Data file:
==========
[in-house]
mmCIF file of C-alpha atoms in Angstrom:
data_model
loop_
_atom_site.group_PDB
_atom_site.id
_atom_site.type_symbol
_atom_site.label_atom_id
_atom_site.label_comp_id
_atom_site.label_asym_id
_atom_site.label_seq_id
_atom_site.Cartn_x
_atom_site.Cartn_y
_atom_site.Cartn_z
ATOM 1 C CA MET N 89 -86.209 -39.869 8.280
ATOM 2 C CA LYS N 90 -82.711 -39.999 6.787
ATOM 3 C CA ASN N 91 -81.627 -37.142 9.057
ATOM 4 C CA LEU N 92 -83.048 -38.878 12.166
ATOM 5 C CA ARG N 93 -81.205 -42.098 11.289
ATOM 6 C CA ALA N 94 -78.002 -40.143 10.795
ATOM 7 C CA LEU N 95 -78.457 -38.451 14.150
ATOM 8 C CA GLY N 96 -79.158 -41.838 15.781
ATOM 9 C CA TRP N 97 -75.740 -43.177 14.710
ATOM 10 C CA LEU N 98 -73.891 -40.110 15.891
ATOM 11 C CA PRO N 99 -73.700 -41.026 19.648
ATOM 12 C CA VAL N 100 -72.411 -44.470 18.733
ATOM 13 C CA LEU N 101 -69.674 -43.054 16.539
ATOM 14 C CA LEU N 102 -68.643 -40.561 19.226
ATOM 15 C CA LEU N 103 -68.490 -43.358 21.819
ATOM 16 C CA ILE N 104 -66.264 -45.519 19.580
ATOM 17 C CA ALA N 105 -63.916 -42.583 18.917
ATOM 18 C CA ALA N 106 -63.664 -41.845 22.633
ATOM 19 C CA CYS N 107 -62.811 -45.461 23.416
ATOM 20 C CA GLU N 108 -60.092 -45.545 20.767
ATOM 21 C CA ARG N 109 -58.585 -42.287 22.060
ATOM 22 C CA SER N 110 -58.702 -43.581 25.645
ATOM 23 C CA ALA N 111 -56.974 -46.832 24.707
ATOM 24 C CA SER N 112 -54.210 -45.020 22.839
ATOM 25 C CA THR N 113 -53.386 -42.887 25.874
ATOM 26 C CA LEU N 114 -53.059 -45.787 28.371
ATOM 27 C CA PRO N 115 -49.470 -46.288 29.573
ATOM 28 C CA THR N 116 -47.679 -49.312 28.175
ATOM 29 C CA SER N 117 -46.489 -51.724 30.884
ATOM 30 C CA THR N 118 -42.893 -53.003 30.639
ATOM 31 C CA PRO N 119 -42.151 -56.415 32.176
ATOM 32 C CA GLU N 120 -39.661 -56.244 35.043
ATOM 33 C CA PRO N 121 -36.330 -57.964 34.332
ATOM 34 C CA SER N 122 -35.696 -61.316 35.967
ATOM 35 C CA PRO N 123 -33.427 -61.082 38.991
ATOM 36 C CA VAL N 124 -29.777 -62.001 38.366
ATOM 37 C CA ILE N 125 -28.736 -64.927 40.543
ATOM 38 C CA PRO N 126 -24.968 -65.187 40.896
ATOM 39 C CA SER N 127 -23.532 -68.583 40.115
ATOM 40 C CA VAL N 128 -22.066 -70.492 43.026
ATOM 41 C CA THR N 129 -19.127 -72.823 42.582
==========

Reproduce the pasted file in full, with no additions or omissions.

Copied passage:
[in-house]
mmCIF file of C-alpha atoms in Angstrom:
data_model
loop_
_atom_site.group_PDB
_atom_site.id
_atom_site.type_symbol
_atom_site.label_atom_id
_atom_site.label_comp_id
_atom_site.label_asym_id
_atom_site.label_seq_id
_atom_site.Cartn_x
_atom_site.Cartn_y
_atom_site.Cartn_z
ATOM 1 C CA MET N 89 -86.209 -39.869 8.280
ATOM 2 C CA LYS N 90 -82.711 -39.999 6.787
ATOM 3 C CA ASN N 91 -81.627 -37.142 9.057
ATOM 4 C CA LEU N 92 -83.048 -38.878 12.166
ATOM 5 C CA ARG N 93 -81.205 -42.098 11.289
ATOM 6 C CA ALA N 94 -78.002 -40.143 10.795
ATOM 7 C CA LEU N 95 -78.457 -38.451 14.150
ATOM 8 C CA GLY N 96 -79.158 -41.838 15.781
ATOM 9 C CA TRP N 97 -75.740 -43.177 14.710
ATOM 10 C CA LEU N 98 -73.891 -40.110 15.891
ATOM 11 C CA PRO N 99 -73.700 -41.026 19.648
ATOM 12 C CA VAL N 100 -72.411 -44.470 18.733
ATOM 13 C CA LEU N 101 -69.674 -43.054 16.539
ATOM 14 C CA LEU N 102 -68.643 -40.561 19.226
ATOM 15 C CA LEU N 103 -68.490 -43.358 21.819
ATOM 16 C CA ILE N 104 -66.264 -45.519 19.580
ATOM 17 C CA ALA N 105 -63.916 -42.583 18.917
ATOM 18 C CA ALA N 106 -63.664 -41.845 22.633
ATOM 19 C CA CYS N 107 -62.811 -45.461 23.416
ATOM 20 C CA GLU N 108 -60.092 -45.545 20.767
ATOM 21 C CA ARG N 109 -58.585 -42.287 22.060
ATOM 22 C CA SER N 110 -58.702 -43.581 25.645
ATOM 23 C CA ALA N 111 -56.974 -46.832 24.707
ATOM 24 C CA SER N 112 -54.210 -45.020 22.839
ATOM 25 C CA THR N 113 -53.386 -42.887 25.874
ATOM 26 C CA LEU N 114 -53.059 -45.787 28.371
ATOM 27 C CA PRO N 115 -49.470 -46.288 29.573
ATOM 28 C CA THR N 116 -47.679 -49.312 28.175
ATOM 29 C CA SER N 117 -46.489 -51.724 30.884
ATOM 30 C CA THR N 118 -42.893 -53.003 30.639
ATOM 31 C CA PRO N 119 -42.151 -56.415 32.176
ATOM 32 C CA GLU N 120 -39.661 -56.244 35.043
ATOM 33 C CA PRO N 121 -36.330 -57.964 34.332
ATOM 34 C CA SER N 122 -35.696 -61.316 35.967
ATOM 35 C CA PRO N 123 -33.427 -61.082 38.991
ATOM 36 C CA VAL N 124 -29.777 -62.001 38.366
ATOM 37 C CA ILE N 125 -28.736 -64.927 40.543
ATOM 38 C CA PRO N 126 -24.968 -65.187 40.896
ATOM 39 C CA SER N 127 -23.532 -68.583 40.115
ATOM 40 C CA VAL N 128 -22.066 -70.492 43.026
ATOM 41 C CA THR N 129 -19.127 -72.823 42.582